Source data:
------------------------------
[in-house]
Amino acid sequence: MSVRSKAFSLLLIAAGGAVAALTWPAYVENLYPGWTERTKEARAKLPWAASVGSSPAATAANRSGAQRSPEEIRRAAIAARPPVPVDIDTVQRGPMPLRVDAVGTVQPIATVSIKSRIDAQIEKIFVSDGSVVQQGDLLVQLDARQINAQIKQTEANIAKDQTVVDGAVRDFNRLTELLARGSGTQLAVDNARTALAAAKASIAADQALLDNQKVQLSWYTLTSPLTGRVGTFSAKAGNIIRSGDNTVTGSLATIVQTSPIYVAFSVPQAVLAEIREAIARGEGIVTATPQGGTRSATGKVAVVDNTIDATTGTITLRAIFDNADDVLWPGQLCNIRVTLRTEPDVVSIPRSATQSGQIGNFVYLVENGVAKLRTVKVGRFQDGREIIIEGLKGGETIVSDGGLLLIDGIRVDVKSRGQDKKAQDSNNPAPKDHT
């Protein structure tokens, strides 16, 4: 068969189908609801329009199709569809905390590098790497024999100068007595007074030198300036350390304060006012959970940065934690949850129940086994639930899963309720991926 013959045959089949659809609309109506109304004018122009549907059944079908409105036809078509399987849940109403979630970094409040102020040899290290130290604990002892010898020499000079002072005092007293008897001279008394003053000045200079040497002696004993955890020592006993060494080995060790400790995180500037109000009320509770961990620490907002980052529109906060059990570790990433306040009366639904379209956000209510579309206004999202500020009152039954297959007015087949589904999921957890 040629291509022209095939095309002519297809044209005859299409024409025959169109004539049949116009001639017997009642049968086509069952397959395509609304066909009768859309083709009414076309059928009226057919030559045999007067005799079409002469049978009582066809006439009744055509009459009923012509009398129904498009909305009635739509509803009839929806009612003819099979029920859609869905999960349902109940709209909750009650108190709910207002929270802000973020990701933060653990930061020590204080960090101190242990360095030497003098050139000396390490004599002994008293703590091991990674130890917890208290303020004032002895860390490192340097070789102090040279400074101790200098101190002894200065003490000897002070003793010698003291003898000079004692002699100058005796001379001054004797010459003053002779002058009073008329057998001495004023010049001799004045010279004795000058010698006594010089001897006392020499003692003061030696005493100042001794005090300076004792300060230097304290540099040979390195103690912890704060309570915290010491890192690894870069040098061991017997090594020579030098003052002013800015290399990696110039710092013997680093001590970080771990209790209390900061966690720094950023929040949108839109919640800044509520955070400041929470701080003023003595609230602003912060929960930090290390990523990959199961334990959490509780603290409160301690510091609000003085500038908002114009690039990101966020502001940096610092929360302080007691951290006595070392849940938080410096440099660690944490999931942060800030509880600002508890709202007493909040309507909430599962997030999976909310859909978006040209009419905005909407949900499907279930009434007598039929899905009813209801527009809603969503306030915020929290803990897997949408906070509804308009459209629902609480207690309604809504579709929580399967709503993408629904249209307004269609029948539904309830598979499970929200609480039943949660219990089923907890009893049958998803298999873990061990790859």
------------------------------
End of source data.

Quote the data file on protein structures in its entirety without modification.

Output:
[in-house]
Amino acid sequence: MSVRSKAFSLLLIAAGGAVAALTWPAYVENLYPGWTERTKEARAKLPWAASVGSSPAATAANRSGAQRSPEEIRRAAIAARPPVPVDIDTVQRGPMPLRVDAVGTVQPIATVSIKSRIDAQIEKIFVSDGSVVQQGDLLVQLDARQINAQIKQTEANIAKDQTVVDGAVRDFNRLTELLARGSGTQLAVDNARTALAAAKASIAADQALLDNQKVQLSWYTLTSPLTGRVGTFSAKAGNIIRSGDNTVTGSLATIVQTSPIYVAFSVPQAVLAEIREAIARGEGIVTATPQGGTRSATGKVAVVDNTIDATTGTITLRAIFDNADDVLWPGQLCNIRVTLRTEPDVVSIPRSATQSGQIGNFVYLVENGVAKLRTVKVGRFQDGREIIIEGLKGGETIVSDGGLLLIDGIRVDVKSRGQDKKAQDSNNPAPKDHT
């Protein structure tokens, strides 16, 4: 068969189908609801329009199709569809905390590098790497024999100068007595007074030198300036350390304060006012959970940065934690949850129940086994639930899963309720991926 013959045959089949659809609309109506109304004018122009549907059944079908409105036809078509399987849940109403979630970094409040102020040899290290130290604990002892010898020499000079002072005092007293008897001279008394003053000045200079040497002696004993955890020592006993060494080995060790400790995180500037109000009320509770961990620490907002980052529109906060059990570790990433306040009366639904379209956000209510579309206004999202500020009152039954297959007015087949589904999921957890 040629291509022209095939095309002519297809044209005859299409024409025959169109004539049949116009001639017997009642049968086509069952397959395509609304066909009768859309083709009414076309059928009226057919030559045999007067005799079409002469049978009582066809006439009744055509009459009923012509009398129904498009909305009635739509509803009839929806009612003819099979029920859609869905999960349902109940709209909750009650108190709910207002929270802000973020990701933060653990930061020590204080960090101190242990360095030497003098050139000396390490004599002994008293703590091991990674130890917890208290303020004032002895860390490192340097070789102090040279400074101790200098101190002894200065003490000897002070003793010698003291003898000079004692002699100058005796001379001054004797010459003053002779002058009073008329057998001495004023010049001799004045010279004795000058010698006594010089001897006392020499003692003061030696005493100042001794005090300076004792300060230097304290540099040979390195103690912890704060309570915290010491890192690894870069040098061991017997090594020579030098003052002013800015290399990696110039710092013997680093001590970080771990209790209390900061966690720094950023929040949108839109919640800044509520955070400041929470701080003023003595609230602003912060929960930090290390990523990959199961334990959490509780603290409160301690510091609000003085500038908002114009690039990101966020502001940096610092929360302080007691951290006595070392849940938080410096440099660690944490999931942060800030509880600002508890709202007493909040309507909430599962997030999976909310859909978006040209009419905005909407949900499907279930009434007598039929899905009813209801527009809603969503306030915020929290803990897997949408906070509804308009459209629902609480207690309604809504579709929580399967709503993408629904249209307004269609029948539904309830598979499970929200609480039943949660219990089923907890009893049958998803298999873990061990790859």